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Tradition and Reception of Roman Imperial Ethics in the Opera La clemenza di Tito

Tradition and Reception of Roman Imperial Ethics in the Opera La clemenza di Tito TRADITION AND RECEPTION OF ROMAN IMPERIAL ETHICS IN THE OPERA LA CLEMENZA DI TITO Werner Wunderlich I. in cui fatto non ha qualcun felice. (Mozart, Clemenza I, Recitative) ViteUia, to whom these Unes are addressed in Mozart's opera La clemenza di Tito, is told to imagine a milder and more generous hero, one who says that the day on which he has made no one happy is useless and lost. This patriotic and friendly song of praise to the Roman emperor Tito (Titus) and his goodness is sung by Sesto (Sextus), his favorite and confidant. He cites the famous dictum "Amici, diem perdidi," the apothegm of hyperbolic self-characterization that had been attributed to Titus Flavius Vespasianus Caesar by the Roman historian Suetonius (669). ' Sesto wants to make it clear to his beloved Vitellia what an outrage an assassination attempt on this emperor would be. However, Vitellia, the proud daughter of the former emperor Vitellius whom Titus had ousted, is furious. She impatiently scolds Sesto, telling him that he should drive that magnificent embodiment of imperial virtue from the throne and not delay a moment longer. Enough words have gone back and forth; now she wants action. Agitated http://www.deepdyve.com/assets/images/DeepDyve-Logo-lg.png The Comparatist University of North Carolina Press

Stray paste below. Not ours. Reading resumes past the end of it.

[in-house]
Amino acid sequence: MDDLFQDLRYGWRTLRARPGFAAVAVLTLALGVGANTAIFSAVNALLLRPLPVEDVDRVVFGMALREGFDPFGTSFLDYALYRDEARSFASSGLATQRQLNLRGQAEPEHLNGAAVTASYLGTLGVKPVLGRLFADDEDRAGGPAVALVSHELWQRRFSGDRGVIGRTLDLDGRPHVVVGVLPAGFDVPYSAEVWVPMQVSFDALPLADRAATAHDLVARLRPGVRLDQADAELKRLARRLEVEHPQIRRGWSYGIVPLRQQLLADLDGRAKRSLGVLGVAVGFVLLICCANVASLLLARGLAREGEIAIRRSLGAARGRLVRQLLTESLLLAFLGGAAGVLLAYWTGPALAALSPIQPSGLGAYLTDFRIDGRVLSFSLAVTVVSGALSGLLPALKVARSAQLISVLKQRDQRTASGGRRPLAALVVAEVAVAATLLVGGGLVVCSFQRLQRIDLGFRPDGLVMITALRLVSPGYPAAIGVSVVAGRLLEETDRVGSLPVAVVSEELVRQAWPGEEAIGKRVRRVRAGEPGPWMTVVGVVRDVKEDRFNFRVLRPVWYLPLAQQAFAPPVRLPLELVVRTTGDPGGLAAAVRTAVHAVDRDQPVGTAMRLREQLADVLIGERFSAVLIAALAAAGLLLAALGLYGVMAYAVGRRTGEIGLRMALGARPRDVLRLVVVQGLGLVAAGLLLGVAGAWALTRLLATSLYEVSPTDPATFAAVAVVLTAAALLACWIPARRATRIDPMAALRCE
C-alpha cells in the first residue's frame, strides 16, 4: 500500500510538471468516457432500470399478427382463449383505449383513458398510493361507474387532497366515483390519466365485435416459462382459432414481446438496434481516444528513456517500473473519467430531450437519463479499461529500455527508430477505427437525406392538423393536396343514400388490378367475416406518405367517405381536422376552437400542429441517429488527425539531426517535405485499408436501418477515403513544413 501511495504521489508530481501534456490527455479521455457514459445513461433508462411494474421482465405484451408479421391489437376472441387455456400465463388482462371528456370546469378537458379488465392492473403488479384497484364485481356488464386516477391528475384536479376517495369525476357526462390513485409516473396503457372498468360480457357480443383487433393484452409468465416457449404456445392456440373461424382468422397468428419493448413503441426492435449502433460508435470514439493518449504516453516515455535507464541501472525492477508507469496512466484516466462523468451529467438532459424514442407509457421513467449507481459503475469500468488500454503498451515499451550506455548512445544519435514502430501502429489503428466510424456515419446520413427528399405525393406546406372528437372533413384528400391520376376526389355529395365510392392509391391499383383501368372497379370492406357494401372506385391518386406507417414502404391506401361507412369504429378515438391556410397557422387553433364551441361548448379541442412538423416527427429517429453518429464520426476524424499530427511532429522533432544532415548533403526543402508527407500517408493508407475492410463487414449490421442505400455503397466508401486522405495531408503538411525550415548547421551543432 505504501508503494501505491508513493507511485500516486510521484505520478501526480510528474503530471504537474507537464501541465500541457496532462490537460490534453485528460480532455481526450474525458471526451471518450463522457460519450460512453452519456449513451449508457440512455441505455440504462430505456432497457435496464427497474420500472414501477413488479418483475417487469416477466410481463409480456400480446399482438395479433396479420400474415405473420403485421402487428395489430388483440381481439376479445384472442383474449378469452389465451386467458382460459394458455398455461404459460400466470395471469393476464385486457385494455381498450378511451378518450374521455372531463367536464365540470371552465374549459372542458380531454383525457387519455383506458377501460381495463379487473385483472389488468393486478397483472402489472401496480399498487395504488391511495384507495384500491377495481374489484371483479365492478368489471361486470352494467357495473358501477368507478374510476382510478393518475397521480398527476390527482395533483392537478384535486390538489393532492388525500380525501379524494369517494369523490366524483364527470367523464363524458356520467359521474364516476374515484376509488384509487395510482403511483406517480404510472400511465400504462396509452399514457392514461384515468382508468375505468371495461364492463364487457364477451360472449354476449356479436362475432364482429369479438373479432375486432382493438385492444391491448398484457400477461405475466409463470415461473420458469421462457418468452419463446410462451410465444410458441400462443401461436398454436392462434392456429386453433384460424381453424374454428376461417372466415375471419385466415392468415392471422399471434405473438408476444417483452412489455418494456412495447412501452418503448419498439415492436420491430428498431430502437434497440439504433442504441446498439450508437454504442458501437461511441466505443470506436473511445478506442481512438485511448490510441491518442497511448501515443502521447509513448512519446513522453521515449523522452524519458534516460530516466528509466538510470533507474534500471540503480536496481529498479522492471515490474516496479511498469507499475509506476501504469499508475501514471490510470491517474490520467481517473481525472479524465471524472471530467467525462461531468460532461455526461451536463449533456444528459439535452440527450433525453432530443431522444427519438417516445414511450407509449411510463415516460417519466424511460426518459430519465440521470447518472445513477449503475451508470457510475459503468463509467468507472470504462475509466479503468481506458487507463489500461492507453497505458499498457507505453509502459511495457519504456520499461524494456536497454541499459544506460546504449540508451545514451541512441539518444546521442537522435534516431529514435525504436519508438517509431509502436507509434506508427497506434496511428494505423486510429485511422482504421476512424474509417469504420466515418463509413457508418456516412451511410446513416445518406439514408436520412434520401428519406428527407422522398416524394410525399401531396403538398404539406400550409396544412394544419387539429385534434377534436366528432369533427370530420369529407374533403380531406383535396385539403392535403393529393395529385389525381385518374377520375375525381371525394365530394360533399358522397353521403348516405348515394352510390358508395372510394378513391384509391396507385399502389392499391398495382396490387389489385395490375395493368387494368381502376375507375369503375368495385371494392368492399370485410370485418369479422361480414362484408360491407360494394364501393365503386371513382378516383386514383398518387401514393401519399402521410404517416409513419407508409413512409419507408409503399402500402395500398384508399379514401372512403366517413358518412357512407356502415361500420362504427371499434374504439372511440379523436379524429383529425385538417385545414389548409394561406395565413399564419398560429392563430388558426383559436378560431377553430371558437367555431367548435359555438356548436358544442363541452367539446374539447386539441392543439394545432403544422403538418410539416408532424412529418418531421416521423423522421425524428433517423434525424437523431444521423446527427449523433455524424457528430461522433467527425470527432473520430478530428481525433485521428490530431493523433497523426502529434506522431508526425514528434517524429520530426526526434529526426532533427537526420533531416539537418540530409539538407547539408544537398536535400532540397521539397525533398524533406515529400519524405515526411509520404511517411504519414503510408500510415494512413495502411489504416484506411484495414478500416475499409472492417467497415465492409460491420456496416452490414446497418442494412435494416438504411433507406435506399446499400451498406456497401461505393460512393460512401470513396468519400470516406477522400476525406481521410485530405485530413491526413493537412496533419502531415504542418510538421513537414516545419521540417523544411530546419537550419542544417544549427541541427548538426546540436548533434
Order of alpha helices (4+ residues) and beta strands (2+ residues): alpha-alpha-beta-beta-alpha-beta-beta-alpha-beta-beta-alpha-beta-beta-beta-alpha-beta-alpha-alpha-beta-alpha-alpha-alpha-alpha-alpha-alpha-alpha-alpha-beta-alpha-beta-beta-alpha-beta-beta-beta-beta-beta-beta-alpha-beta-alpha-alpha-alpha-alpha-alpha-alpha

Tradition and Reception of Roman Imperial Ethics in the Opera La clemenza di Tito

The Comparatist , Volume 25 (1) – Oct 3, 2001

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Publisher
University of North Carolina Press
Copyright
Copyright © Southern Comparative Literature Association.
ISSN
1559-0887
Publisher site
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Abstract

TRADITION AND RECEPTION OF ROMAN IMPERIAL ETHICS IN THE OPERA LA CLEMENZA DI TITO Werner Wunderlich I. in cui fatto non ha qualcun felice. (Mozart, Clemenza I, Recitative) ViteUia, to whom these Unes are addressed in Mozart's opera La clemenza di Tito, is told to imagine a milder and more generous hero, one who says that the day on which he has made no one happy is useless and lost. This patriotic and friendly song of praise to the Roman emperor Tito (Titus) and his goodness is sung by Sesto (Sextus), his favorite and confidant. He cites the famous dictum "Amici, diem perdidi," the apothegm of hyperbolic self-characterization that had been attributed to Titus Flavius Vespasianus Caesar by the Roman historian Suetonius (669). ' Sesto wants to make it clear to his beloved Vitellia what an outrage an assassination attempt on this emperor would be. However, Vitellia, the proud daughter of the former emperor Vitellius whom Titus had ousted, is furious. She impatiently scolds Sesto, telling him that he should drive that magnificent embodiment of imperial virtue from the throne and not delay a moment longer. Enough words have gone back and forth; now she wants action. Agitated

Journal

The ComparatistUniversity of North Carolina Press

Published: Oct 3, 2001

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